Global Stocks Would Outperform U.S. in Market Sell-Off: Morgan Stanley

U.S. stocks are no longer a better bet in a sell-off than their international peers, according to Morgan Stanley.

The S&P 500 Index’s downside beta to the MSCI AC World Index, a measure of its relative return when global shares fall, is at its highest since before the financial crisis, strategists including Wanting Low wrote in a note to clients. The same measure for stocks from the rest of the world has slumped to multiyear lows — making them more defensive, they said.

“This means that U.S. equities sell off more than the rest of the world during a broad market drawdown,” the strategists wrote.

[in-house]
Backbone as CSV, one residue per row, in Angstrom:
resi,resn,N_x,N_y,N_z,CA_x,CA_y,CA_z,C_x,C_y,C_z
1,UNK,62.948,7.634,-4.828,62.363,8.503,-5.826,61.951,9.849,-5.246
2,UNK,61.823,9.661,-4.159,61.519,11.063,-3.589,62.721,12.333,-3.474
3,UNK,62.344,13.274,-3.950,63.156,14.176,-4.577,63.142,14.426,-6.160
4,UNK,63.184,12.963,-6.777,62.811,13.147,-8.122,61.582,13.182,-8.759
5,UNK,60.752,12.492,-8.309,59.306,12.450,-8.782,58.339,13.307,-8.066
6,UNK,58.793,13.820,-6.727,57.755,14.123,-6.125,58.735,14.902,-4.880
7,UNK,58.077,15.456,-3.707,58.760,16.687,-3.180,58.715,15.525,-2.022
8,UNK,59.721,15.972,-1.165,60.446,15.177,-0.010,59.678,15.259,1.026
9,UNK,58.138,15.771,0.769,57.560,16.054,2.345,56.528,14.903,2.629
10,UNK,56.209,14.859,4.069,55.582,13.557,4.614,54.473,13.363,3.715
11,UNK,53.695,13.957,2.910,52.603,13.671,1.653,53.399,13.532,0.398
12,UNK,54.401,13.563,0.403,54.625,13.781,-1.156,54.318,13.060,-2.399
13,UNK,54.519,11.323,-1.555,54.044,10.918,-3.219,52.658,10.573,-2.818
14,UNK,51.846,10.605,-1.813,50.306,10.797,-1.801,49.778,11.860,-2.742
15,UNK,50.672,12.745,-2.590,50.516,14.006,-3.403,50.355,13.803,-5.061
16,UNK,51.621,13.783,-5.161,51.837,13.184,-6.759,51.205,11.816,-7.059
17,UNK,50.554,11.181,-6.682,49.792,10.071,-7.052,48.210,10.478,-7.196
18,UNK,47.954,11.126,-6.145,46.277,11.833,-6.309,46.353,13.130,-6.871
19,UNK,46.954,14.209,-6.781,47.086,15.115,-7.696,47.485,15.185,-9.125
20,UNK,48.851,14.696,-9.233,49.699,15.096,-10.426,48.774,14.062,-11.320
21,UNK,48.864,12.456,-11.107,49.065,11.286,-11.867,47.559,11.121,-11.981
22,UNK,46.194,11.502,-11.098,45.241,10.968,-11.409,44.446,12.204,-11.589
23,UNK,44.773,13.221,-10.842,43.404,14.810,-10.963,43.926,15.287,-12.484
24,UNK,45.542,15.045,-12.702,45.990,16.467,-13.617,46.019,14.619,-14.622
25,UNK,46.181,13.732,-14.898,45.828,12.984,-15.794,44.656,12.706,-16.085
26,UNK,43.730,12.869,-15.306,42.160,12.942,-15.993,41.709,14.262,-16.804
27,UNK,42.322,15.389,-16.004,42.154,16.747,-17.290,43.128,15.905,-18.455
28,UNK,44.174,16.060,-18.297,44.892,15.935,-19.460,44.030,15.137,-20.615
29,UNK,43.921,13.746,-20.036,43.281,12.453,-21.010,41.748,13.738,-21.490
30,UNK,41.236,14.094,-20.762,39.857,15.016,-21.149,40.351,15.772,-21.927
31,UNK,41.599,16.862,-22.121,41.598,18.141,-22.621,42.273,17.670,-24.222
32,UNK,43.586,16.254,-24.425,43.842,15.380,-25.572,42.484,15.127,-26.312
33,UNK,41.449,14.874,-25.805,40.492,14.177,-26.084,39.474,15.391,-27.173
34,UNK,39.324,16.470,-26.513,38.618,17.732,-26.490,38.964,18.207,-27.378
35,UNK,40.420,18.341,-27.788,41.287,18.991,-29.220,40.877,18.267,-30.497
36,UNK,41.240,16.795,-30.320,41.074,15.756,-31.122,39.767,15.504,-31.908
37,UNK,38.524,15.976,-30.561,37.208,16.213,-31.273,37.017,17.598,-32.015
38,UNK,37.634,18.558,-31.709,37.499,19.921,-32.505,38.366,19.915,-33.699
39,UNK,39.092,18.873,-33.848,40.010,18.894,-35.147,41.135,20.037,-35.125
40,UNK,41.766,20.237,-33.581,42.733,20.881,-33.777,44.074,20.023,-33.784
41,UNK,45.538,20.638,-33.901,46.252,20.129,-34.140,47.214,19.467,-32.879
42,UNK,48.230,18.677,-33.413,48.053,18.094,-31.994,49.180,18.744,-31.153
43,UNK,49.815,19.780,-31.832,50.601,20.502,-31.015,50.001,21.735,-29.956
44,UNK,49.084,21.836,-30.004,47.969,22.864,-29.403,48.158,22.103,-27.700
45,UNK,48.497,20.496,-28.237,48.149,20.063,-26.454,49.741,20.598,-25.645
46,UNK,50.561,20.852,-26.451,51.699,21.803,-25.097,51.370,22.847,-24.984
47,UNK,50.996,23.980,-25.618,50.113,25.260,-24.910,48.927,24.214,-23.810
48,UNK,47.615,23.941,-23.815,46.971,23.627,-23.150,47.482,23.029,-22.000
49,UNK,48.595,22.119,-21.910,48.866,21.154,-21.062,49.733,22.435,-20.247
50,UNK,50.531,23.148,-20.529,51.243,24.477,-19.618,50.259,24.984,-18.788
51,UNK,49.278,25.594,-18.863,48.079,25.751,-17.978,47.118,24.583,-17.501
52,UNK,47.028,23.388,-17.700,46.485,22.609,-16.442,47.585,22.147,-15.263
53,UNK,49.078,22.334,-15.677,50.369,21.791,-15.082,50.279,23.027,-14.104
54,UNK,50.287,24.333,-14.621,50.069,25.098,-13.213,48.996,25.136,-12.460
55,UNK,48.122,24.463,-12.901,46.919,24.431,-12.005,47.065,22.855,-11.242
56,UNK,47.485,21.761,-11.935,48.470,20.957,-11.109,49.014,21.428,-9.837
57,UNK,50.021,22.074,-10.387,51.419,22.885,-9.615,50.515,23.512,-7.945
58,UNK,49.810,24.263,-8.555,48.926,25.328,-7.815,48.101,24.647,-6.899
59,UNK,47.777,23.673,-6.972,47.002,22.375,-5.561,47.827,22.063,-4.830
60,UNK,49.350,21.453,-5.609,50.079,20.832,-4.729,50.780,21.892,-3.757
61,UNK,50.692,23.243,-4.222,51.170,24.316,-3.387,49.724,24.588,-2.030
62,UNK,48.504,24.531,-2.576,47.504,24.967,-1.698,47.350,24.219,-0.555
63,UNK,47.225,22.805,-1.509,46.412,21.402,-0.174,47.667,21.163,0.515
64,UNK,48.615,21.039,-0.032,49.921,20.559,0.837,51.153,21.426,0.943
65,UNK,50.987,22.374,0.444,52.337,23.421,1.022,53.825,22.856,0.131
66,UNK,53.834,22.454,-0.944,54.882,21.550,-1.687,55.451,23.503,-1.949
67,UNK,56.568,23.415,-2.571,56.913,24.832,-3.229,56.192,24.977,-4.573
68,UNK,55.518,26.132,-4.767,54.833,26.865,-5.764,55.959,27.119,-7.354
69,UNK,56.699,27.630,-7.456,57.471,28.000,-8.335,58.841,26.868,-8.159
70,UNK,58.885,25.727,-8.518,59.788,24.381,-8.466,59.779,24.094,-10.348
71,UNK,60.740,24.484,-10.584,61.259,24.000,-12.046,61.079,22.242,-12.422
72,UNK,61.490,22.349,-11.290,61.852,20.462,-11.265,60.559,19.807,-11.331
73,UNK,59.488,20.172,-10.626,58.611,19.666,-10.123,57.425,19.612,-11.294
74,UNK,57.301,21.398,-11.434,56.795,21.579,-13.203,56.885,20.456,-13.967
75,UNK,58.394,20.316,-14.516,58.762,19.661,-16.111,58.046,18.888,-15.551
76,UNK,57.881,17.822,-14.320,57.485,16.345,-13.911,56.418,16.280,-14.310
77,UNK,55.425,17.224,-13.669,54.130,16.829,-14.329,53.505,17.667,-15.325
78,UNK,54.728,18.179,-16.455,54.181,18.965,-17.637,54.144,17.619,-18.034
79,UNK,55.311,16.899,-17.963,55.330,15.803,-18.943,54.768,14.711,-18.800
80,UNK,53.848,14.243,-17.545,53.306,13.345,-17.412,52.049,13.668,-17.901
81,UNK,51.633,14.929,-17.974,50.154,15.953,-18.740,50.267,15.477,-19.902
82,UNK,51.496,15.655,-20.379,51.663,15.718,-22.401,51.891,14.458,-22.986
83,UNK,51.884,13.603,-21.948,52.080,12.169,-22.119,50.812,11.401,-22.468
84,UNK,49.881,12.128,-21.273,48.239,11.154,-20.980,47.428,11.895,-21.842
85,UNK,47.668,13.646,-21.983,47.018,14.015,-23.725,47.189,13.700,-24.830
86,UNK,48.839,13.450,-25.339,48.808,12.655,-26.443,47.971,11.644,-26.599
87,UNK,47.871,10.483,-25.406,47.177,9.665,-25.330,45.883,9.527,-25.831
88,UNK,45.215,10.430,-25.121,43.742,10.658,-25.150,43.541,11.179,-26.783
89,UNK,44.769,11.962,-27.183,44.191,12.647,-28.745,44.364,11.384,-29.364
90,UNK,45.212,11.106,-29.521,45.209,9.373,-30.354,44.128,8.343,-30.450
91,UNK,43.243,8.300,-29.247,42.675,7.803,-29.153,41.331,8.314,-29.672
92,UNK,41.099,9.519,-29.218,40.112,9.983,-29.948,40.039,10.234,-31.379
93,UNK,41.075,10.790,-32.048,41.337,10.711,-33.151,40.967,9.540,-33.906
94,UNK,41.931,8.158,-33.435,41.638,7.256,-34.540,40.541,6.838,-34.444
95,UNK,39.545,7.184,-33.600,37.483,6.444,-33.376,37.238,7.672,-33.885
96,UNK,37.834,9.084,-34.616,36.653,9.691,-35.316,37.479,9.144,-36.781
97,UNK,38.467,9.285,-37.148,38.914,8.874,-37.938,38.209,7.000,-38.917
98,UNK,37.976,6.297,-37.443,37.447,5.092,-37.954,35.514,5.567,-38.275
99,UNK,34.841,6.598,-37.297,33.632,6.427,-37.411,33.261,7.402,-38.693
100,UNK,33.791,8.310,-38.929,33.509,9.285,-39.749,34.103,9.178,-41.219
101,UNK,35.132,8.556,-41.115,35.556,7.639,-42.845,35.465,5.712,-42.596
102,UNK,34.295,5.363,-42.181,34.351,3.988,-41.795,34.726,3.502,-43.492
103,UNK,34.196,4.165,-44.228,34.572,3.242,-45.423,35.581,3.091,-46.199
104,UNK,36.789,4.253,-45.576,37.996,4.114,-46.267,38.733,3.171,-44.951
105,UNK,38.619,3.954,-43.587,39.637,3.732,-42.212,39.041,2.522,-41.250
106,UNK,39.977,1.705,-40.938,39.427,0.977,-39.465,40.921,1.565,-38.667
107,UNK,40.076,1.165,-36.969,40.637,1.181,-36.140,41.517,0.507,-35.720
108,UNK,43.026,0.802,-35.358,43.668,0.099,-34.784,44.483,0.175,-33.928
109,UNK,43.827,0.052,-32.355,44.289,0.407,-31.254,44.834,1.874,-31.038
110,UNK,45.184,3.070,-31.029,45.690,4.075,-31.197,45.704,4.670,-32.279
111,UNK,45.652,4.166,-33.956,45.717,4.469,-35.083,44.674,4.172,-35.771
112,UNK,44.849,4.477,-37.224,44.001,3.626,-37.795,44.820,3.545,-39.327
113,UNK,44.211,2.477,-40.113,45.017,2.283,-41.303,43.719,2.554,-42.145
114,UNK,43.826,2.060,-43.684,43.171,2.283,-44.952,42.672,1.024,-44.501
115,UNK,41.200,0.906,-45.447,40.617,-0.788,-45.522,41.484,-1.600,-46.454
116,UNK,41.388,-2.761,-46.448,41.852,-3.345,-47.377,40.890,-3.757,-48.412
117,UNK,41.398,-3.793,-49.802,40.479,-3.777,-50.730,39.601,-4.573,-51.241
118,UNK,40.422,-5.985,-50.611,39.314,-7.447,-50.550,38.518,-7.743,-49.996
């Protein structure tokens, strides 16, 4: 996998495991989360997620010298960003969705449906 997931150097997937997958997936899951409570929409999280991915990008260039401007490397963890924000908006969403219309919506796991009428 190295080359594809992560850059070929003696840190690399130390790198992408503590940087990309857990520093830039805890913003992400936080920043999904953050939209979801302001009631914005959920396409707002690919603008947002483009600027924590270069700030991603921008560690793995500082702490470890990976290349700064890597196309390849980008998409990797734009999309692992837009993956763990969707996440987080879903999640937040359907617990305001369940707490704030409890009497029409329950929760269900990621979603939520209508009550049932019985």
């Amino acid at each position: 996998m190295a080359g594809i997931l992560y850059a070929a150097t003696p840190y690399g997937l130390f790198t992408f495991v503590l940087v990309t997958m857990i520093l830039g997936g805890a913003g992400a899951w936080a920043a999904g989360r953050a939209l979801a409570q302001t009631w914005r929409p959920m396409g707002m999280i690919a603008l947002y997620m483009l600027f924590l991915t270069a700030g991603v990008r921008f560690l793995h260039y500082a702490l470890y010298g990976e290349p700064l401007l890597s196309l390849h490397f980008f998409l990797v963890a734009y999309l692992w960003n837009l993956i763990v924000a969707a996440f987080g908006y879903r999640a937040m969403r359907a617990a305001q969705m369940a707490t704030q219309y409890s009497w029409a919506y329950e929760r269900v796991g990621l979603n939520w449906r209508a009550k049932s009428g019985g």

These findings clash with a commonly held belief that U.S. shares would sell off less severely in a broad market slump, as they are regarded as higher quality, the strategists said.

The S&P 500 is up about 16 percent year-to-date, to within 1 percent of its all-time high, as investors bet a dovish pivot from global central banks will help delay any potential slowdown in economic growth. That’s better than the 12 percent gain in the MSCI World ex-U.S. Index.

The shift in downside betas will call into question what qualifies as defensive, should the market sell off, the strategists said.

“Over the past three years, the S&P 500 has been a higher-beta market and has sold off more during a broad equity market sell-off,” they wrote.

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